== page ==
SENATE BUDGET AND APPROPRIATIONS COMMITTEE
SENATE, No. 3265
with committee amendments
STATE OF NEW JERSEY
DATED: JANUARY 9, 2020
The Senate Budget and Appropriations Committee reports favorably Senate Bill No. 3265, with committee amendments.
This bill, as amended, prohibits the sale, offer for sale, and distribution of vapor products that have a “characterizing flavor” other than tobacco. As used in the bill, “characterizing flavor” means the vapor product, or any smoke or vapor emanating from the product, imparts a distinguishable flavor, taste, or aroma prior to or during consumption, including, but not limited to, any fruit, chocolate, vanilla, honey, candy, cocoa, dessert, alcoholic beverage, herb, mint, menthol, wintergreen, or spice flavoring; or the vapor product is advertised or marketed as having or producing any such flavor, taste, or aroma.
As used in the bill, “vapor product” means any device that may be used to deliver any aerosolized or vaporized substance to the person inhaling from the device, as well as any component, part, or accessory of the device and any substance that may be aerosolized from the device, regardless of whether the substance contains nicotine.
A retailer who violates the prohibition established under the bill will be liable to a civil penalty of not less than $500 for the first violation, not less than $1,000 for the second violation, and not less than $2,000 for the third and each subsequent violation, to be collected in a summary proceeding before the municipal court having jurisdiction. Penalties will be recovered by and in the name of the State by the local health agency, and will be paid into the treasury of the municipality in which the violation occurred for the general uses of the municipality. In addition, licensed vapor businesses will be subject to a mandatory three-year license suspension following a third and each subsequent violation, and may be subject to license revocation upon a fourth or subsequent violation, if recommended by the municipality. Licensed vapor businesses subject to averse licensure action will also be subject to administrative charges.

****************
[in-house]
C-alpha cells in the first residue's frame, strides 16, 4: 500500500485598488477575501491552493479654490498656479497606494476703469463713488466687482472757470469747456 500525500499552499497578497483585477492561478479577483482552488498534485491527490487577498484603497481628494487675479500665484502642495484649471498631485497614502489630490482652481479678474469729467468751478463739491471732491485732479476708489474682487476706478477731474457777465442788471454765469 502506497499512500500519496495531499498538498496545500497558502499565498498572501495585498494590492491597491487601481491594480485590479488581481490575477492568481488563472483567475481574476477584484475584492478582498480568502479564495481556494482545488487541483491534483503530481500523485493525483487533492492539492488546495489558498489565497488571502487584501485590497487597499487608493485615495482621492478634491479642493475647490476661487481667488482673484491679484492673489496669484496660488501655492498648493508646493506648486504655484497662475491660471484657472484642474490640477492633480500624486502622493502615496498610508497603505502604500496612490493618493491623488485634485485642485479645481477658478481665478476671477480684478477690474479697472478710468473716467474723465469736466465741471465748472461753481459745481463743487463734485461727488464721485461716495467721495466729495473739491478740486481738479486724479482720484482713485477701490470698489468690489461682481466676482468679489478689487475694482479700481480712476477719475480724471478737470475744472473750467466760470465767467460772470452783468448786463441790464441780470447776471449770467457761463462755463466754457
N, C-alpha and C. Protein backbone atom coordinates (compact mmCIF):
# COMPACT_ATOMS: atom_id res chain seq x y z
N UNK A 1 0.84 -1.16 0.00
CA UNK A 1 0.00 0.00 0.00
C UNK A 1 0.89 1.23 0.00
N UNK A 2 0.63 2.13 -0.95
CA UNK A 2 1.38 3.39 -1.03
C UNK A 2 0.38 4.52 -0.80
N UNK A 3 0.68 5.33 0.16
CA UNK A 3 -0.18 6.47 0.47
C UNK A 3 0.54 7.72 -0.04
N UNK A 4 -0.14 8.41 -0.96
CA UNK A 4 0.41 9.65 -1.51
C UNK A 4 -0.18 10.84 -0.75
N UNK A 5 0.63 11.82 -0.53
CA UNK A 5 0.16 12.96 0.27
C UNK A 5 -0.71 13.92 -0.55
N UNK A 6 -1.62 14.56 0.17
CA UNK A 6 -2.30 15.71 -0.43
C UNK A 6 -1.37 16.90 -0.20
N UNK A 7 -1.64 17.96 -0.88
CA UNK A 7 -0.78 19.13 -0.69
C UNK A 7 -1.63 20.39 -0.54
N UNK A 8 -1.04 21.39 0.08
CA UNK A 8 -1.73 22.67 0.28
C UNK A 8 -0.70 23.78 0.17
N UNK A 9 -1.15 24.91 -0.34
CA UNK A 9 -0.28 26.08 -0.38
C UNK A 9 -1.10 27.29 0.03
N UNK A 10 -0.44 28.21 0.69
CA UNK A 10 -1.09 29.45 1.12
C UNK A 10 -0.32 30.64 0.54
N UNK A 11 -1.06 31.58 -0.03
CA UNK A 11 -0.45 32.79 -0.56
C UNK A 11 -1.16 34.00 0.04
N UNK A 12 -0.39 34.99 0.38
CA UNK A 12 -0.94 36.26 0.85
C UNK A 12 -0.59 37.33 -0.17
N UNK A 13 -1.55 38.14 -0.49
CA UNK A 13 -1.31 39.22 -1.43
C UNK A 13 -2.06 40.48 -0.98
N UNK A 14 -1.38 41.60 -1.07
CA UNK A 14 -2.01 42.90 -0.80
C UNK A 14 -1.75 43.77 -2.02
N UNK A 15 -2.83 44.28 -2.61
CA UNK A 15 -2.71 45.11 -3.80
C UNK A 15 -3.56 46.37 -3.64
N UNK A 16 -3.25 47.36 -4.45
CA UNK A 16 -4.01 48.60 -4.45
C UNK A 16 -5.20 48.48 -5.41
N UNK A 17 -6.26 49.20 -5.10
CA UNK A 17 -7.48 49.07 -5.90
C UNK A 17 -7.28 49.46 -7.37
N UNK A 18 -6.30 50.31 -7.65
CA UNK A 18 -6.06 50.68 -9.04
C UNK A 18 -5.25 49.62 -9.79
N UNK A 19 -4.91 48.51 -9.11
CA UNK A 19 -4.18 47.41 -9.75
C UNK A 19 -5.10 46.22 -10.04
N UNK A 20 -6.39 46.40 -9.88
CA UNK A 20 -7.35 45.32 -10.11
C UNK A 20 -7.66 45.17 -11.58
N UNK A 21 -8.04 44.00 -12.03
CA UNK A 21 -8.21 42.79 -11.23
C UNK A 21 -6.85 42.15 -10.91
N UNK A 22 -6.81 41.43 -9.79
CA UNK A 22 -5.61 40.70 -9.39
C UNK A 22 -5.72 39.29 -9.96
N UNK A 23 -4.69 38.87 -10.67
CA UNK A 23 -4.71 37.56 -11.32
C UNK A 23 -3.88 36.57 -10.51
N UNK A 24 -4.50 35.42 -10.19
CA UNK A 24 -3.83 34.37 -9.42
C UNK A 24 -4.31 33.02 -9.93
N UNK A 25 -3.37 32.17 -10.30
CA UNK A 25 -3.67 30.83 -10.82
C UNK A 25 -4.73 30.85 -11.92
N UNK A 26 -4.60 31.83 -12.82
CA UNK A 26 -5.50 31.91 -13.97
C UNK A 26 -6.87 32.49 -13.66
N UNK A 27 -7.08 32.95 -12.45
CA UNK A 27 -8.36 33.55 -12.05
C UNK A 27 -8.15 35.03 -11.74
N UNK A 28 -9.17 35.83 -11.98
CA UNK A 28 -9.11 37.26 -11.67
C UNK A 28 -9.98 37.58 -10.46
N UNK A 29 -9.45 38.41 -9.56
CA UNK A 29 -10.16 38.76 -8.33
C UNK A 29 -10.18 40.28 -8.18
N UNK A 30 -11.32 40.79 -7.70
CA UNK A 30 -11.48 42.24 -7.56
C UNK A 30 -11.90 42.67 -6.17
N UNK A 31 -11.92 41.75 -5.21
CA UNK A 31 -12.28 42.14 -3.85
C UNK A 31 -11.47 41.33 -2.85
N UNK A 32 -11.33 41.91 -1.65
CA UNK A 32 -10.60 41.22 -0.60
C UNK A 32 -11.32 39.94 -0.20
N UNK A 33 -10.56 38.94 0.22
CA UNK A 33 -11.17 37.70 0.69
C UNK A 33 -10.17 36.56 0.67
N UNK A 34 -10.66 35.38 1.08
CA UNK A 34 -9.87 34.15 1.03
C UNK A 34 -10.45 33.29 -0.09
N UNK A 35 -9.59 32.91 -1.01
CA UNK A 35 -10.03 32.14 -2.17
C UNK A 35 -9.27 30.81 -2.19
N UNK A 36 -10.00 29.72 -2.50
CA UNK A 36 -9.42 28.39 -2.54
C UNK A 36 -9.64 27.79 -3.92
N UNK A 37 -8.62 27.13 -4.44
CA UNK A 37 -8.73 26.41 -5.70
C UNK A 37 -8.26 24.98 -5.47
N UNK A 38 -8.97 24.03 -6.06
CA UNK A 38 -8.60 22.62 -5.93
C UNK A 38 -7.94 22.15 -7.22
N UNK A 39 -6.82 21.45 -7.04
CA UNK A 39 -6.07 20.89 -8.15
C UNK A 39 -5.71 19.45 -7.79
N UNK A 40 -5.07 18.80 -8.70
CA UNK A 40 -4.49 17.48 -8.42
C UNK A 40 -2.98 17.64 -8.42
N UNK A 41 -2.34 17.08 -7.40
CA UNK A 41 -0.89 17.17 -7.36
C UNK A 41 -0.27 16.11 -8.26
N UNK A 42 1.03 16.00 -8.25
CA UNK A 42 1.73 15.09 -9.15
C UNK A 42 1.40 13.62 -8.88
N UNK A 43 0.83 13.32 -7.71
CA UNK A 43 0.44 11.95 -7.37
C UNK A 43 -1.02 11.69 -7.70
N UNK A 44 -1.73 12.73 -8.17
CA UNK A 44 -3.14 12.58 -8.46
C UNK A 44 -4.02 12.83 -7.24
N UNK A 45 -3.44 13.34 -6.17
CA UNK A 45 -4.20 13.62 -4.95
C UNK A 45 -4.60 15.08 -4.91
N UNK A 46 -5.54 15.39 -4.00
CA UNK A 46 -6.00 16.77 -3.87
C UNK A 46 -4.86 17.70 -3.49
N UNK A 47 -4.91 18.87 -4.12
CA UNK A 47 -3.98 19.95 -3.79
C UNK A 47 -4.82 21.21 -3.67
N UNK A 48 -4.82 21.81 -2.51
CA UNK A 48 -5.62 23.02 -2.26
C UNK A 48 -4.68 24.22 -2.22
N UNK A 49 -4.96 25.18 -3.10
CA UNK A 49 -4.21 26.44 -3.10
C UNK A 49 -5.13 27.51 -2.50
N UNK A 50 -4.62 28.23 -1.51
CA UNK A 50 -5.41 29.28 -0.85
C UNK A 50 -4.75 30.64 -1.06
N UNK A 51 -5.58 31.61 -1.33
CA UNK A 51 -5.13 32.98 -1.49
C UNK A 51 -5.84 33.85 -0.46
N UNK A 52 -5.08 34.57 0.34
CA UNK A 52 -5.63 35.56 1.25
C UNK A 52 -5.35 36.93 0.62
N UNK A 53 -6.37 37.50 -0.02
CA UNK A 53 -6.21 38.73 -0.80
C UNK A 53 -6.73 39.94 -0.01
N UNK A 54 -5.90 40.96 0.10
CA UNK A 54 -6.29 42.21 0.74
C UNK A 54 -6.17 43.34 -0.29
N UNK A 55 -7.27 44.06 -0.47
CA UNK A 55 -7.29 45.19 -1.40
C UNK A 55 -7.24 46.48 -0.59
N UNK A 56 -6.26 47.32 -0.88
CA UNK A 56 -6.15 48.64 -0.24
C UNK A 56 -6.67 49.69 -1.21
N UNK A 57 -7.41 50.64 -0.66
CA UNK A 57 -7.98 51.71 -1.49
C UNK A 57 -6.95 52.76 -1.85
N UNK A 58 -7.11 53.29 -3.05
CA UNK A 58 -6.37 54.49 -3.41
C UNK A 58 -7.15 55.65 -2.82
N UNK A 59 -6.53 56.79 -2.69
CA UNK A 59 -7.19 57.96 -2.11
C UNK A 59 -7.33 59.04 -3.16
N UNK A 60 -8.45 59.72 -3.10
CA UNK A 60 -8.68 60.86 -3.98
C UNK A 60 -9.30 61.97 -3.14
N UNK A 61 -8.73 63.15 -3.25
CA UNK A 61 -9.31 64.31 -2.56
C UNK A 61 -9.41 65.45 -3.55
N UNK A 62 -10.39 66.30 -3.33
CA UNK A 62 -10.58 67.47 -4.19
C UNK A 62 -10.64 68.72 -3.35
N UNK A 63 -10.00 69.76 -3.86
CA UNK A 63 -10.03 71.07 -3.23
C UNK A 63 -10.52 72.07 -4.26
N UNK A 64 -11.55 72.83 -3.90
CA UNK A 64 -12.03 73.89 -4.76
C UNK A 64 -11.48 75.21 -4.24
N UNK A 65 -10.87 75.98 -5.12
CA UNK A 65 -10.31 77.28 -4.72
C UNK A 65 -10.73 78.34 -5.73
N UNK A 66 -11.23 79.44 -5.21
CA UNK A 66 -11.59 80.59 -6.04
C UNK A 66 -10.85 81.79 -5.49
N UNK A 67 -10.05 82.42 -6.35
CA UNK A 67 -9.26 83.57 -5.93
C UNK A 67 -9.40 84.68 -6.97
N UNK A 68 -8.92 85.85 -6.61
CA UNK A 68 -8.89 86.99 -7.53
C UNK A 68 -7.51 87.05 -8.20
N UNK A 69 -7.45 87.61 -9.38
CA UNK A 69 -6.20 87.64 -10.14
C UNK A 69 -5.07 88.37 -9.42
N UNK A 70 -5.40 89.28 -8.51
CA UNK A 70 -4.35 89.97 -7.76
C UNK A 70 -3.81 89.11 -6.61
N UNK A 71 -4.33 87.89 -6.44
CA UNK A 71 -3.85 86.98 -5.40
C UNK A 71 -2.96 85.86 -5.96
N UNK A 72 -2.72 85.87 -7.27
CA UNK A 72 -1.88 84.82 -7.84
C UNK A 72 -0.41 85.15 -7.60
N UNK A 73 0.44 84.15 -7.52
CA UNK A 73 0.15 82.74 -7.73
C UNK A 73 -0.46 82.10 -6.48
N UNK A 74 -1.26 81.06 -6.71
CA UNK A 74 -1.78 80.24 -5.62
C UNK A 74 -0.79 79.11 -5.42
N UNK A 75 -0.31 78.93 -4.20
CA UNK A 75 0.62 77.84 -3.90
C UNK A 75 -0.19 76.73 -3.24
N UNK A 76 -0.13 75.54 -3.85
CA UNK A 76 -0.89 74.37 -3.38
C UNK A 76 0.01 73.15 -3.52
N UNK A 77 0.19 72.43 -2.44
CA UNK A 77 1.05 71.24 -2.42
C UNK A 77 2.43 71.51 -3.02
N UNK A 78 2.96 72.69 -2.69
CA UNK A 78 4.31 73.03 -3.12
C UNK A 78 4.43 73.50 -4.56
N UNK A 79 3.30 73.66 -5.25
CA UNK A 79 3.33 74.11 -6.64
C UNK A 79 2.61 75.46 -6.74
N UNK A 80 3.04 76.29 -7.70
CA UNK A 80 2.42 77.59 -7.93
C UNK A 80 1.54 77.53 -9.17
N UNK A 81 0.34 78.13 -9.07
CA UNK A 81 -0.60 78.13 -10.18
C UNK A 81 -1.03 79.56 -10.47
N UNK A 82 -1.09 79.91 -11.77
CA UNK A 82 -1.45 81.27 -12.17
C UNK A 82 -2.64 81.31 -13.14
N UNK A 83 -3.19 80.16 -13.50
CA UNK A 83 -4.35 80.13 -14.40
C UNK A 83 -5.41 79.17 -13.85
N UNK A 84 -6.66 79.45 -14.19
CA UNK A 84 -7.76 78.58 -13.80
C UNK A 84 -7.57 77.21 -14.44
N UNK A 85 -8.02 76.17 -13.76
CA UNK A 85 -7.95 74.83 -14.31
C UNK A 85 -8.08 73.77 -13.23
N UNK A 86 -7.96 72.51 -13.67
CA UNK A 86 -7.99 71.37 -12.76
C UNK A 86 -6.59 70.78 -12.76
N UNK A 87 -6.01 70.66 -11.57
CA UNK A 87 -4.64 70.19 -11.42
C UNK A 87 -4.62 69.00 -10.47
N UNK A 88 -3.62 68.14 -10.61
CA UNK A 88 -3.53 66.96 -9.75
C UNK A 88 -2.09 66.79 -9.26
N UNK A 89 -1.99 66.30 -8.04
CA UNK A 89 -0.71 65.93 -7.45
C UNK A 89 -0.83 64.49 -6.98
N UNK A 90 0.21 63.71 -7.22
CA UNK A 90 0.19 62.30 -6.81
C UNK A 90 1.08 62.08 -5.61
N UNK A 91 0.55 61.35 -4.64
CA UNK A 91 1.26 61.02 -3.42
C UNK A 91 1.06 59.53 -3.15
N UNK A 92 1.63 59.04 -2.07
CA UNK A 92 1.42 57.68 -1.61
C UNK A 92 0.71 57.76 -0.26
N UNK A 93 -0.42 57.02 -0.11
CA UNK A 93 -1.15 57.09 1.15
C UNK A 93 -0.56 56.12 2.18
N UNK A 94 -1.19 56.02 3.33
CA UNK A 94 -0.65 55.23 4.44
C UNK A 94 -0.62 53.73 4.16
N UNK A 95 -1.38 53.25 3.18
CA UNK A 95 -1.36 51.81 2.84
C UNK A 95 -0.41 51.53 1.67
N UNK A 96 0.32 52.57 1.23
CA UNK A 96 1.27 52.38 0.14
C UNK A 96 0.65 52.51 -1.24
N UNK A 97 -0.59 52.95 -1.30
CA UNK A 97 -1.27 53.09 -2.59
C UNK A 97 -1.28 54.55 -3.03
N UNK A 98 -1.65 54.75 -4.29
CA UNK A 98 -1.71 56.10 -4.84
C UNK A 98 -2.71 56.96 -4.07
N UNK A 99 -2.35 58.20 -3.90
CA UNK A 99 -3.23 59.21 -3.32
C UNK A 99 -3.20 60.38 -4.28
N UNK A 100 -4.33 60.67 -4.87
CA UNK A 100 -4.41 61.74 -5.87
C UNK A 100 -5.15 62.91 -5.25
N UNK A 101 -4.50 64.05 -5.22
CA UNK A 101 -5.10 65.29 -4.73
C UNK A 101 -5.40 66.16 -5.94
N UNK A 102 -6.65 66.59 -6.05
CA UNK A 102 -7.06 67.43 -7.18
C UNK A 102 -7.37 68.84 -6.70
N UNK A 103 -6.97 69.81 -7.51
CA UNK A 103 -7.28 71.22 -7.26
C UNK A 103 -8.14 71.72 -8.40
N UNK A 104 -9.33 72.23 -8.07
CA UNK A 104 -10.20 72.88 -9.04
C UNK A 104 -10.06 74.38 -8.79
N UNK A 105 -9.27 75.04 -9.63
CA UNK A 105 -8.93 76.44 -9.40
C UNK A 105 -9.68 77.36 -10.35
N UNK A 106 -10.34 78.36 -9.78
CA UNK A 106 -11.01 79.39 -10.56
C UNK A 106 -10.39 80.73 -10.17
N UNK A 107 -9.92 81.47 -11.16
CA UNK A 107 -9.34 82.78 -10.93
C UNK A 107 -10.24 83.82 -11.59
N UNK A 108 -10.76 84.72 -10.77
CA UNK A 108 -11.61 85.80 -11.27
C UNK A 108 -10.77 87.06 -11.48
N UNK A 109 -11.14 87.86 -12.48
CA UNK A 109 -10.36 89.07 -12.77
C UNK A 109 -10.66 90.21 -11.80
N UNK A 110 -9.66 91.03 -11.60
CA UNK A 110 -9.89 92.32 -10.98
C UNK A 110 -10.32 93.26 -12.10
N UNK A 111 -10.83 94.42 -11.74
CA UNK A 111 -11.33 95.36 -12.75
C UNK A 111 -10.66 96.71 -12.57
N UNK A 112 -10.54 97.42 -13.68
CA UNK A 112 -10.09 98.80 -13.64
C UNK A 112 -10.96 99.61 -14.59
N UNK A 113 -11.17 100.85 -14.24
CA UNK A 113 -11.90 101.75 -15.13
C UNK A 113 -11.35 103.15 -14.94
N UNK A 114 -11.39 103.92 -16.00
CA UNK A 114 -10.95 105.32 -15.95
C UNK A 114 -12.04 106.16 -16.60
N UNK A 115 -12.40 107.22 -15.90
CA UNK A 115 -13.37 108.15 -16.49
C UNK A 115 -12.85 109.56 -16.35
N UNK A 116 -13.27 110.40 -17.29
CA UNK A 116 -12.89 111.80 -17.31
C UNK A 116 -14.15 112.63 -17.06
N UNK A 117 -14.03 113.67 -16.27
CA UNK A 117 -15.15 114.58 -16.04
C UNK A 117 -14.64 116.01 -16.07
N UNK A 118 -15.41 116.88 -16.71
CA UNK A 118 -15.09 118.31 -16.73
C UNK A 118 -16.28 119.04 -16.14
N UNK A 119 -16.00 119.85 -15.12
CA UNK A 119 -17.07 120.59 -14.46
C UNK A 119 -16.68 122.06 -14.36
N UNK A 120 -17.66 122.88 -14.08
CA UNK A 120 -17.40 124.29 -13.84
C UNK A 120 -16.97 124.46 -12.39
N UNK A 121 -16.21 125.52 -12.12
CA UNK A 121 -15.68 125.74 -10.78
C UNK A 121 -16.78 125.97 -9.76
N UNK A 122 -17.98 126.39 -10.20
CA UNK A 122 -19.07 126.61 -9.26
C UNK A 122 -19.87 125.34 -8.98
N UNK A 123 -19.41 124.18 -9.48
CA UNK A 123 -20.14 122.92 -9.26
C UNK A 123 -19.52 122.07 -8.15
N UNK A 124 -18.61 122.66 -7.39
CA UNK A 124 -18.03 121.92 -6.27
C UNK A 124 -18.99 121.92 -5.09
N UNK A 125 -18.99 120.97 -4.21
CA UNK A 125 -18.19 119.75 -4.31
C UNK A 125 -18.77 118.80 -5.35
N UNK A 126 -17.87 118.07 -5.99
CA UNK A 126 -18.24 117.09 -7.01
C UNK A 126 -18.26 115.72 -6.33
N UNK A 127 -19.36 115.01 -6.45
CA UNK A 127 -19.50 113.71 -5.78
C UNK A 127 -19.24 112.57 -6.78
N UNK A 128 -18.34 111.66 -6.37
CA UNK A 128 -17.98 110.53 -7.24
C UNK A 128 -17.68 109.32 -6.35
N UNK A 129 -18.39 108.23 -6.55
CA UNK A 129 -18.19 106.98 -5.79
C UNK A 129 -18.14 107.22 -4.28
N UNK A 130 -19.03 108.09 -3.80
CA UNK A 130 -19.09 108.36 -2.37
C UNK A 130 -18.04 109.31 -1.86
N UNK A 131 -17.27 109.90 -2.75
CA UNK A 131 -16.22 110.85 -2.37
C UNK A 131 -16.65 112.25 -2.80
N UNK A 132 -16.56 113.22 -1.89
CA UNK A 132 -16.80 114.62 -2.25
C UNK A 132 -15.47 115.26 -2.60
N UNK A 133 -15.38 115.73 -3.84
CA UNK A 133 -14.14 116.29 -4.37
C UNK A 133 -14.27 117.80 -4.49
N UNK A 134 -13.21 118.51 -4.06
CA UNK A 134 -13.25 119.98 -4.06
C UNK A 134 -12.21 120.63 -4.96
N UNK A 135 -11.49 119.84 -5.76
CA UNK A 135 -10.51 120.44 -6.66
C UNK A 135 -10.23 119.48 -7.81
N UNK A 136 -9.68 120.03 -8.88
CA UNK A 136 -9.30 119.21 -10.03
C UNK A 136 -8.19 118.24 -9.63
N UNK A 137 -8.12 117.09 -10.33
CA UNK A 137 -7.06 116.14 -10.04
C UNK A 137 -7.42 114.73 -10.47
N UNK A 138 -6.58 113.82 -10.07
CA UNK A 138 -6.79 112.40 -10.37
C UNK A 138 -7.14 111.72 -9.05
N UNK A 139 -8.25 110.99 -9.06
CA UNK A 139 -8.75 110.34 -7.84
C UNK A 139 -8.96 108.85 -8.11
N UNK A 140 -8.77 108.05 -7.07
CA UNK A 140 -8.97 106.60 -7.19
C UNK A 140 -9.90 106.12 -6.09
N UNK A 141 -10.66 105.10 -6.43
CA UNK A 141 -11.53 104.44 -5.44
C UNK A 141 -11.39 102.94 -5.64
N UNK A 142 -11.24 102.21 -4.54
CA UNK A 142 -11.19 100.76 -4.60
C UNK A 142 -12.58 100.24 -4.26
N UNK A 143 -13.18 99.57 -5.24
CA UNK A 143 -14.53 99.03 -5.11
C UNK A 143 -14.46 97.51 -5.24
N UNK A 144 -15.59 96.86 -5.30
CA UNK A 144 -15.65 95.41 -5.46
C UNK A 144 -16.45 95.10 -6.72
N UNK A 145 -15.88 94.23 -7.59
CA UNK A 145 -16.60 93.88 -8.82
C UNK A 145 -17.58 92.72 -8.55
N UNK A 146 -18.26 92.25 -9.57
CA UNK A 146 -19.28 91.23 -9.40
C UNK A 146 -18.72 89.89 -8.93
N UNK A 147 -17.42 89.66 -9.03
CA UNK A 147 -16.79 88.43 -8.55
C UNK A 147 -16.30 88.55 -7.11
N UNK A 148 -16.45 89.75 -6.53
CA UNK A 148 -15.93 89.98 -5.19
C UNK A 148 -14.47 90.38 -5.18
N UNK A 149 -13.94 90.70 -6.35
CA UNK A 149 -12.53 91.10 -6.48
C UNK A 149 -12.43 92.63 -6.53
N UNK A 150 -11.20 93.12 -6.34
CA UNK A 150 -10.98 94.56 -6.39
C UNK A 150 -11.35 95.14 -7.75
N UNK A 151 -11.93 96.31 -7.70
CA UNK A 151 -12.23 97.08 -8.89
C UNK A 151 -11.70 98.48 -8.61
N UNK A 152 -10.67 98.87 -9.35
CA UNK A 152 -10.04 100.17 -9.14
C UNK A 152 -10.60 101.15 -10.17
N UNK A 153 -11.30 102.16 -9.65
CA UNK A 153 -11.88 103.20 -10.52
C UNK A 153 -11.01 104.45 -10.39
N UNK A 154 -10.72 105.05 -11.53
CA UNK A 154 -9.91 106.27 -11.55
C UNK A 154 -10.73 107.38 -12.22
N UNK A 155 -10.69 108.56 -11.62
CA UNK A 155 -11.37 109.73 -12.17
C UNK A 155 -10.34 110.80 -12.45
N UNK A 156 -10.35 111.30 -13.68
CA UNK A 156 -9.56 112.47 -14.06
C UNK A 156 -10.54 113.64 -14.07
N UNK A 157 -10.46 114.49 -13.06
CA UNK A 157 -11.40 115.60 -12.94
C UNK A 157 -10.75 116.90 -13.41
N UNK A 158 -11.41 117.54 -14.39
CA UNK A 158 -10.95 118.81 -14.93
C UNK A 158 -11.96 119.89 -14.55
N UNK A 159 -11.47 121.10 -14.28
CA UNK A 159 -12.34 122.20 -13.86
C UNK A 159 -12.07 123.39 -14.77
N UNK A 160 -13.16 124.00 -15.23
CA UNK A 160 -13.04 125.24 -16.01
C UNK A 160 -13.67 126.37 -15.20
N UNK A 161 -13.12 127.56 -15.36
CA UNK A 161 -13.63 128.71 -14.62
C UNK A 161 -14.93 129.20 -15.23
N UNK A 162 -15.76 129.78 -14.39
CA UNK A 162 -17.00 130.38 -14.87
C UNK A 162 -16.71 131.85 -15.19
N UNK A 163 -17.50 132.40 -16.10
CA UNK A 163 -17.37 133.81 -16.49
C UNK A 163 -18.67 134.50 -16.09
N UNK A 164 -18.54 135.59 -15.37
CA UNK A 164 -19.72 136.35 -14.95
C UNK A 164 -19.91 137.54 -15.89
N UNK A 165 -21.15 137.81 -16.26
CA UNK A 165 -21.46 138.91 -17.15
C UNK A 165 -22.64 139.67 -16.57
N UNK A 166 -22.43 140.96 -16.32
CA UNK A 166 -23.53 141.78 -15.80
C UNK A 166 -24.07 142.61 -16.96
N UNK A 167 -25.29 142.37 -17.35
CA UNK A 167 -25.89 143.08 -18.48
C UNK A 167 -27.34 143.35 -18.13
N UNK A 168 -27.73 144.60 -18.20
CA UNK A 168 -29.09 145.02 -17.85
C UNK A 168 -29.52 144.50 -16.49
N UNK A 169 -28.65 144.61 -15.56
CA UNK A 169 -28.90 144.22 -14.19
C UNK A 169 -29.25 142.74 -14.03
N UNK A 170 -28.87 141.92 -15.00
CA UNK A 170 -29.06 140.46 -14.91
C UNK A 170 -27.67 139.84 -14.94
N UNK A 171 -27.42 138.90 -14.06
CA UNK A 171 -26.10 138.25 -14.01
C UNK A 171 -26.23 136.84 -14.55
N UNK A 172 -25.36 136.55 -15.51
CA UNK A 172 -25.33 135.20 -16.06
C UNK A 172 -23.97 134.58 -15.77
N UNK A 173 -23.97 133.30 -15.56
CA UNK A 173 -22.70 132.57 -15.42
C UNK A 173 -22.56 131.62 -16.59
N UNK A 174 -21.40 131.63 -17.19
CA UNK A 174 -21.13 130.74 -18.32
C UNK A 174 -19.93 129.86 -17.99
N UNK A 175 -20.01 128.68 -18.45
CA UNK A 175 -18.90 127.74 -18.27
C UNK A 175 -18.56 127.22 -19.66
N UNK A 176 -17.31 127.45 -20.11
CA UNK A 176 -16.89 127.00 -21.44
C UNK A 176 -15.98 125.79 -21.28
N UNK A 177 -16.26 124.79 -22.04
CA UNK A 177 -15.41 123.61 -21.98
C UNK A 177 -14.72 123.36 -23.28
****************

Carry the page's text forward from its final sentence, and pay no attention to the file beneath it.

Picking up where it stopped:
The prohibitions in the bill will not apply to medical cannabis, paraphernalia, or related supplies dispensed to or on behalf of a registered medical cannabis patient by an alternative treatment center pursuant to the provisions of the “Jake Honig Compassionate Use Medical Cannabis Act,” P.L.2009, c.307 (C.24:6I-1 et al.).
The bill will take effect 90 days after the date of enactment.
The committee amendments double the penalties that would have been assessed under the bill as introduced, from $250 for a first violation, $500 for a second violation, and $1,000 for a third or subsequent violation, to $500 for a first violation, $1,000 for a second violation, and $2,000 for a third or subsequent violation. The amendments clarify that the penalty is to be assessed against the retailer.
The committee amendments add a provision establishing a mandatory three-year license suspension following a third and each subsequent violation, along with administrative charges, for licensed vapor businesses. The committee amendments also provide that a license may be revoked following a fourth or subsequent violation, if recommended by the municipality.
The committee amendments add language clarifying that the prohibition against flavored vapor products does not apply to medical cannabis dispensed under the State medical cannabis program.
The committee amendments clarify that “characterizing flavor” does not include tobacco-flavored vapor products.
The committee amendments revise the definitions used under the bill to replace “electronic smoking device” with “vapor product,” and to clarify that “characterizing flavor” includes menthol, mint, and wintergreen.
The committee amendments revise the effective date of the bill to provide it will take effect 90 days after the date of enactment, rather than immediately.
The Office of Legislative Services (OLS) finds that the bill will cause indeterminate annual expenditure increases to the Department of Law and Public Safety, the Administrative Office of the Courts, municipal courts, and local health departments from the additional workload to implement the provisions of the bill and adjudicate violations. The OLS also concludes that the bill’s impact on State revenues is uncertain. The bill may discourage consumers from purchasing certain vapor products, which in turn would reduce State revenue collections from taxes imposed on those products. If the bill results in consumer shifts to other products, such as non-flavored vapor products, cigarettes, or tobacco products, the State may see an offsetting revenue effect or additional revenue collections from the higher tax rates imposed on those alternative products. The OLS also finds this legislation will result in additional annual municipal revenue from penalties received from individuals in violation of the bill’s provisions.